I serve on the city council in Greenwood Village, Colo., a suburb of Denver, and I have asked myself this question: "Who is the city's primary customer?" The answer I came up with may surprise you.
Businesses ask themselves this question all the time. An organization usually has many types of customers, and the challenge is to identify the primary customer. In the business world, this is called market segmentation, and it's important because organizations cannot be all things to all people. An organization needs to focus.
A city is not too different. It provides services, generates revenue and has to meet a payroll. While a city is not in business to make a profit, it should be run in a business-like manner. Just like a business, a city needs to focus on its primary customer.
Most people would say a city's primary customer is its citizenry. It's called a city for a reason, after all. Not surprisingly, most elected officials may drill down further and say the primary customer should be the voters.
I want to present the case that in most cities, the primary customer should be the business community, and maybe even a segment within that category. But the primary customer should not automatically be the citizens or voters.
Customers typically receive goods or services in exchange for monetary consideration. Customers generate revenue, and it's pretty simple to follow the money trail.
The business community pays sales and use taxes, commercial property tax, "head" taxes, franchise fees and other levies. Homeowners pay residential property tax (at a much lower rate than commercial property owners) and other fees.
But it's not the gross revenue that's important; it's the net revenue.
Businesses are net-cash contributors and citizens are net-cash consumers. This should be true in every community, and if it's not, something is fishy. Perhaps the city is giving away too much in business incentives. As a matter of public policy, citizens should never subsidize business. It should always be the other way around.
The business community may generate, let's say, 40 percent of the revenue in a given city, but the cost of service to that market segment should be less, and the difference will be a contribution to the city's coffer.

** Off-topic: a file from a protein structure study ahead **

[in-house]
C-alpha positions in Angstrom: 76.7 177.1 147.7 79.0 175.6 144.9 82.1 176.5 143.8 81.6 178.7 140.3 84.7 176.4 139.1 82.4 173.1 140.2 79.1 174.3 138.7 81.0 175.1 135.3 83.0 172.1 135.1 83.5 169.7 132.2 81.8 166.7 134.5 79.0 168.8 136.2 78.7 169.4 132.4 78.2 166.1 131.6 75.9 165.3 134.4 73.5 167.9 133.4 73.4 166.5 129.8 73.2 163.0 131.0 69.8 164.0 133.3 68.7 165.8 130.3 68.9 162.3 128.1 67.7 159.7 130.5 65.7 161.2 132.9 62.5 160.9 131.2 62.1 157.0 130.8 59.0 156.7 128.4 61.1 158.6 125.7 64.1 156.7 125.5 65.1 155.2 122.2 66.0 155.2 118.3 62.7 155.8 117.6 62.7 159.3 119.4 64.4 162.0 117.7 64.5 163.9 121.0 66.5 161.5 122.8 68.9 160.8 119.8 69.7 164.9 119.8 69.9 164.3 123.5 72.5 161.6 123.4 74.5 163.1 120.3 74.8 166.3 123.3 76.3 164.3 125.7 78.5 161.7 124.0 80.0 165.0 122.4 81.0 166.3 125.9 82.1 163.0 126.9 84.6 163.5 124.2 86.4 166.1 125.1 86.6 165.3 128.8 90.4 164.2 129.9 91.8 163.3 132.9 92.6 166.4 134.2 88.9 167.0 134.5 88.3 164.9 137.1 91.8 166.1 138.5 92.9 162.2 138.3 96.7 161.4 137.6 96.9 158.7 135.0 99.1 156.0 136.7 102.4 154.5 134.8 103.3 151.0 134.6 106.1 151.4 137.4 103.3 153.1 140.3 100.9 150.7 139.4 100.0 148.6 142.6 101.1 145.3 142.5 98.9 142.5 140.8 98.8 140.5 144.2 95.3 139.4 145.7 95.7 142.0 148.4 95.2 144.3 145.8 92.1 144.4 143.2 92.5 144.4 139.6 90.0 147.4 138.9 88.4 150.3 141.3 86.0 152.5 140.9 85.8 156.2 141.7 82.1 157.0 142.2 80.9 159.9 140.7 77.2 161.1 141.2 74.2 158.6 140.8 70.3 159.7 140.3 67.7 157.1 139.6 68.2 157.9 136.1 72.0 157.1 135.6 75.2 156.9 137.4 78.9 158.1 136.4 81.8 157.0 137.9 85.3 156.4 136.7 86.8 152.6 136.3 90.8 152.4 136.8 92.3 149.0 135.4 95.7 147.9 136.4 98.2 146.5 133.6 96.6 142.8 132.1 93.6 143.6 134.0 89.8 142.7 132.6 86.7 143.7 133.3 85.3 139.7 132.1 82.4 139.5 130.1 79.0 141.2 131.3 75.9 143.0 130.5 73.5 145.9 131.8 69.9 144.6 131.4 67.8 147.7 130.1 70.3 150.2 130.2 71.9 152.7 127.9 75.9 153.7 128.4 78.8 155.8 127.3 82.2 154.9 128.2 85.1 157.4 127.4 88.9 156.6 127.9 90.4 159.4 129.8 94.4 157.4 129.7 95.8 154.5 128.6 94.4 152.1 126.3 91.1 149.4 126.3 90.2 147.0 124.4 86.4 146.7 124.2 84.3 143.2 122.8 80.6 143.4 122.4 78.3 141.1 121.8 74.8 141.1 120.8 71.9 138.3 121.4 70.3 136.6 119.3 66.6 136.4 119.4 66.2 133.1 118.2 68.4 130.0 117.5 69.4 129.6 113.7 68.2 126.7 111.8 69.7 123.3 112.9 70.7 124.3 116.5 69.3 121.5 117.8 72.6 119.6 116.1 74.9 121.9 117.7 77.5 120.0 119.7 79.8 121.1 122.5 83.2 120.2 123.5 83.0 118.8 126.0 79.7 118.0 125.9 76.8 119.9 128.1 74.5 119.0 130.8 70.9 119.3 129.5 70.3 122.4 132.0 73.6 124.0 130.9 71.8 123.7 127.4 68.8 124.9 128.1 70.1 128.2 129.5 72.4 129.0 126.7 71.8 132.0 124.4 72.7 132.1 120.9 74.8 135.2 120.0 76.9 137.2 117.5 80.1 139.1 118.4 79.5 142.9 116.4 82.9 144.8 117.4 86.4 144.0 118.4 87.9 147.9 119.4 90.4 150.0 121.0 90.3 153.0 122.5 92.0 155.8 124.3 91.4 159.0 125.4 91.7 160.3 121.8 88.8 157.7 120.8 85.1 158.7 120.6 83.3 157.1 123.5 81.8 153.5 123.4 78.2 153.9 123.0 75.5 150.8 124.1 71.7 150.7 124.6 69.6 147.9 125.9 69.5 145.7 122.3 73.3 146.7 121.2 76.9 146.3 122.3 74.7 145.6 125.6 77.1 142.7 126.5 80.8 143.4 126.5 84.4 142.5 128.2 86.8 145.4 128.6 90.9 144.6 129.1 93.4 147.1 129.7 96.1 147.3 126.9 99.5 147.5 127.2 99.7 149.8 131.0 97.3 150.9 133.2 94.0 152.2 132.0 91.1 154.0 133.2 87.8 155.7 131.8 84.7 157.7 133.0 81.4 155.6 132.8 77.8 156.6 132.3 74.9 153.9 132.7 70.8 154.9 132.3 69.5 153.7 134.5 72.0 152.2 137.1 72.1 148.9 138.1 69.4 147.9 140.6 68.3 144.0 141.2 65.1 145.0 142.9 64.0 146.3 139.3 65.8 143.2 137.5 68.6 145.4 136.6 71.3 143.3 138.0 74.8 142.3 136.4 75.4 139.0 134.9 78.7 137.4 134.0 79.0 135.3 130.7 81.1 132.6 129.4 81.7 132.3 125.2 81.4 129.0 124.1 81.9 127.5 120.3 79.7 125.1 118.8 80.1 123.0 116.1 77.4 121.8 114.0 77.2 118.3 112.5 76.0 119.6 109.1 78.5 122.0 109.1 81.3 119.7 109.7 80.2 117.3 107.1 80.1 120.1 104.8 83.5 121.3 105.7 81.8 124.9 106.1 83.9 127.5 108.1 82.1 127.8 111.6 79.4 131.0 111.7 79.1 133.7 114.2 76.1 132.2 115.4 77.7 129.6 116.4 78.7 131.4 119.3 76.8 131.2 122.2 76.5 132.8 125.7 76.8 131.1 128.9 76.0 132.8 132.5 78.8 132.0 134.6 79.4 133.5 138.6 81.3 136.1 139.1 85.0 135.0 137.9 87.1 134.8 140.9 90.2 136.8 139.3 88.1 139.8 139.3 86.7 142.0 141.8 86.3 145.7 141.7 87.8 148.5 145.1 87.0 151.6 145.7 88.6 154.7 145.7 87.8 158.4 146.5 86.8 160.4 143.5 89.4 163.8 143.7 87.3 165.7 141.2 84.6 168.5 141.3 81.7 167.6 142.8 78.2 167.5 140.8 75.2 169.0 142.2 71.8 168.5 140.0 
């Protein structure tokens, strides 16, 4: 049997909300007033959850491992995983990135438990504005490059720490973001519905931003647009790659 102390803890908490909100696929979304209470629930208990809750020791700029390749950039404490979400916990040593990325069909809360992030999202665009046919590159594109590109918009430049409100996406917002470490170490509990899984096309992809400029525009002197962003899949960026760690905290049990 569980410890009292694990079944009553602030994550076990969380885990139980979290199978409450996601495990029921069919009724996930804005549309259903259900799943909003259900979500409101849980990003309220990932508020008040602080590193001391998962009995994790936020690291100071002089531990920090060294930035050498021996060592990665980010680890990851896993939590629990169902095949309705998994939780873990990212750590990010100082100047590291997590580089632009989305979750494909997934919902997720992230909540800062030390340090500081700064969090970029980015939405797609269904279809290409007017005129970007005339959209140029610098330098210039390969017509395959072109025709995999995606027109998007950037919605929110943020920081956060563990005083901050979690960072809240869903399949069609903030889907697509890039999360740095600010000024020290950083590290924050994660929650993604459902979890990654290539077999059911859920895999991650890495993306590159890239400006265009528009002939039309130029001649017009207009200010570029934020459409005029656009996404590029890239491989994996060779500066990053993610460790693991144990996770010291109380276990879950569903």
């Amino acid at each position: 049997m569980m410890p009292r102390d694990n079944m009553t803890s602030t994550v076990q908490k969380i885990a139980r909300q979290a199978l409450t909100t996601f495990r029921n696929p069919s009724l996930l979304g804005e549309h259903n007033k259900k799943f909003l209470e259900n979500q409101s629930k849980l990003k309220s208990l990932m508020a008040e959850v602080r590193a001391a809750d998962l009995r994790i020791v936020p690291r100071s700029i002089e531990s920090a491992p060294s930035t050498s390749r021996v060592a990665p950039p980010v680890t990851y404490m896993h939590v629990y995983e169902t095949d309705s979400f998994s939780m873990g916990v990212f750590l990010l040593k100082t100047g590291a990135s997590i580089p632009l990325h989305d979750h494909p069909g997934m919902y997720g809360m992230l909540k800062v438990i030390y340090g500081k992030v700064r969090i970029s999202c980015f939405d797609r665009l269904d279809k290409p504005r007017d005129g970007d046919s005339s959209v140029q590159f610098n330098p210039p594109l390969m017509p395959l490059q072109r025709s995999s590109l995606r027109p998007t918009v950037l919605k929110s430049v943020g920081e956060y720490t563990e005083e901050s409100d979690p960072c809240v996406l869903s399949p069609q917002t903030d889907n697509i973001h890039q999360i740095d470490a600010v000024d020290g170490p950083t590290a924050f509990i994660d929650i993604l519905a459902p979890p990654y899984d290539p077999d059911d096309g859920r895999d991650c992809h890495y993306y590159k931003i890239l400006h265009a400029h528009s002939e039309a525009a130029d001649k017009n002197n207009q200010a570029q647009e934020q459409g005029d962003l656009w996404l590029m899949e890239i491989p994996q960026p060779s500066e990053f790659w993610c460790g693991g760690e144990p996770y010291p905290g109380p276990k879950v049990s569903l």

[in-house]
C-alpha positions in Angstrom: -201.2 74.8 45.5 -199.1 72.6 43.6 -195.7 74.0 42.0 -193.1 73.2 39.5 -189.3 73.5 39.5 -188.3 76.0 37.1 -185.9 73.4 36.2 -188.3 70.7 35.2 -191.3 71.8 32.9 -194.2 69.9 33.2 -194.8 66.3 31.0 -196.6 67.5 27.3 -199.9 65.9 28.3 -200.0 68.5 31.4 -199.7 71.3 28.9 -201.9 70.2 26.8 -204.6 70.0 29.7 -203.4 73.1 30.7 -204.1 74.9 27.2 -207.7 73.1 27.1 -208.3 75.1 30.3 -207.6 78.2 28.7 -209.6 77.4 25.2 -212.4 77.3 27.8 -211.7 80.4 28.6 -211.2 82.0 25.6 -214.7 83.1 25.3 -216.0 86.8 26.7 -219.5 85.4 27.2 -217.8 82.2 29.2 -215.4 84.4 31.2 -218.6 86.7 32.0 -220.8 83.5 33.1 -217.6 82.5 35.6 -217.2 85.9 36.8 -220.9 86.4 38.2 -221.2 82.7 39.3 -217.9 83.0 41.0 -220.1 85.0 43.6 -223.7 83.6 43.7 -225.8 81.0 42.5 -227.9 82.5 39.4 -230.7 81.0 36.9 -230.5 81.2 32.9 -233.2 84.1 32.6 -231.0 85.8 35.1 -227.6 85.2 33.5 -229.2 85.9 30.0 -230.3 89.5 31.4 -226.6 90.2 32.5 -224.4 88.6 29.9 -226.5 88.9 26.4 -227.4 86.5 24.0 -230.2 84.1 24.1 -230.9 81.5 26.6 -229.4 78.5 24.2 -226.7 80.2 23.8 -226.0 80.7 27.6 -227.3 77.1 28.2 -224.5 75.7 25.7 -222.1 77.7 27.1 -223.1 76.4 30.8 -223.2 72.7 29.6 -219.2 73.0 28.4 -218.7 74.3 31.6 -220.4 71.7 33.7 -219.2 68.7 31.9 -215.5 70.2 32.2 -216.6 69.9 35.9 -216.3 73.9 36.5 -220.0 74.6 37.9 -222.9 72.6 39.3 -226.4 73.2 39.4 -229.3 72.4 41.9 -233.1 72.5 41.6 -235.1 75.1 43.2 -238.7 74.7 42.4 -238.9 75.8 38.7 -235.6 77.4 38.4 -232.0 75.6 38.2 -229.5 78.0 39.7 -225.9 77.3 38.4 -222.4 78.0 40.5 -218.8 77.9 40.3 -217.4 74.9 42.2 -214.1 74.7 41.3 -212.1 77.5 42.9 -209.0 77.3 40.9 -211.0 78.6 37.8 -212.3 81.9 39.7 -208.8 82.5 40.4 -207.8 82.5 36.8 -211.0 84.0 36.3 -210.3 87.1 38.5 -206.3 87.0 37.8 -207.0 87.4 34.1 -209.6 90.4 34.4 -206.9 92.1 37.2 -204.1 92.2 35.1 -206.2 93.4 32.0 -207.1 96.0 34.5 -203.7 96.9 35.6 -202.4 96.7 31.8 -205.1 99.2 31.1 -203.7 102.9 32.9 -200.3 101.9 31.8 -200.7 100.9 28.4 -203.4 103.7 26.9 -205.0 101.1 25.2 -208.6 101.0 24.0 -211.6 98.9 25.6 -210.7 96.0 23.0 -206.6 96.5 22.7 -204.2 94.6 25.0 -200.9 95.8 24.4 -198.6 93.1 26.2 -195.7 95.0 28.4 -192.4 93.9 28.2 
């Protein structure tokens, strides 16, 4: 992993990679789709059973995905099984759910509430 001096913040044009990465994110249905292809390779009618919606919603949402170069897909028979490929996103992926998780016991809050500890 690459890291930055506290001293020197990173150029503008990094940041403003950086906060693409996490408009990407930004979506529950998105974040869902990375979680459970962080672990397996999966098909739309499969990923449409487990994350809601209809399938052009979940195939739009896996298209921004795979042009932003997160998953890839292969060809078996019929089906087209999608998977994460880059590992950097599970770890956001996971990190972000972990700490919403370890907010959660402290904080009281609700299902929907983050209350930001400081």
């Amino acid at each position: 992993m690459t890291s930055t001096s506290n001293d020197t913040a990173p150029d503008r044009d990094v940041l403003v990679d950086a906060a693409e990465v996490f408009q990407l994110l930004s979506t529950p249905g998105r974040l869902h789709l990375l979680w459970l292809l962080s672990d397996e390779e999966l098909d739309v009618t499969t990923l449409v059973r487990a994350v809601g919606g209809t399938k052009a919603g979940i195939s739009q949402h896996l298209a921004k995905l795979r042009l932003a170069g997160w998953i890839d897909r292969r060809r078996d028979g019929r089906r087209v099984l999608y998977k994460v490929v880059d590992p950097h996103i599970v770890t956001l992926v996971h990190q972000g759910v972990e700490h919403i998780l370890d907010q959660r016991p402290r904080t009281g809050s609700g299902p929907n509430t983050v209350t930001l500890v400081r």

Citizens may generate, let's say, 60 percent of the revenue in that same city, but the cost of service to the residential market segment should be more, and the difference will be a withdrawal from the coffer. This is like a dividend to the citizens. They get something for less than it actually costs, paid for to some degree by the business community.
So while citizens may generate more gross revenue, the business community generates more net revenue. If the city were a business, which market segment would you want more of? The answer is more businesses.
The citizens are more like shareholders, each with the ability to vote exactly one share. They elect the board of directors -- the city council -- and the board's mission is to maximize shareholder value. It's in the shareholder's best interests when the board correctly identifies the primary customers and establishes policies that attract more of those customers.
A thriving business community pays dividends to shareholders in the form of more hiking and biking trails, faster police response, more snowplows, lower residential taxes, a stronger economy, more jobs, better pothole repair, more flowers, better traffic control, less-expensive trash removal, a cleaner environment and many other benefits.
I am not advocating that a city blindly court business, because some businesses could easily diminish shareholder value. Excessive traffic, inappropriate signage and unacceptable levels of noise are just three of many examples of how a business could decrease shareholder value. A good council member will always do what's in the shareholder's best interest.
Citizens are customers for sure, but they are shareholders first. Citizens benefit when their elected representatives are able to identify the primary customer.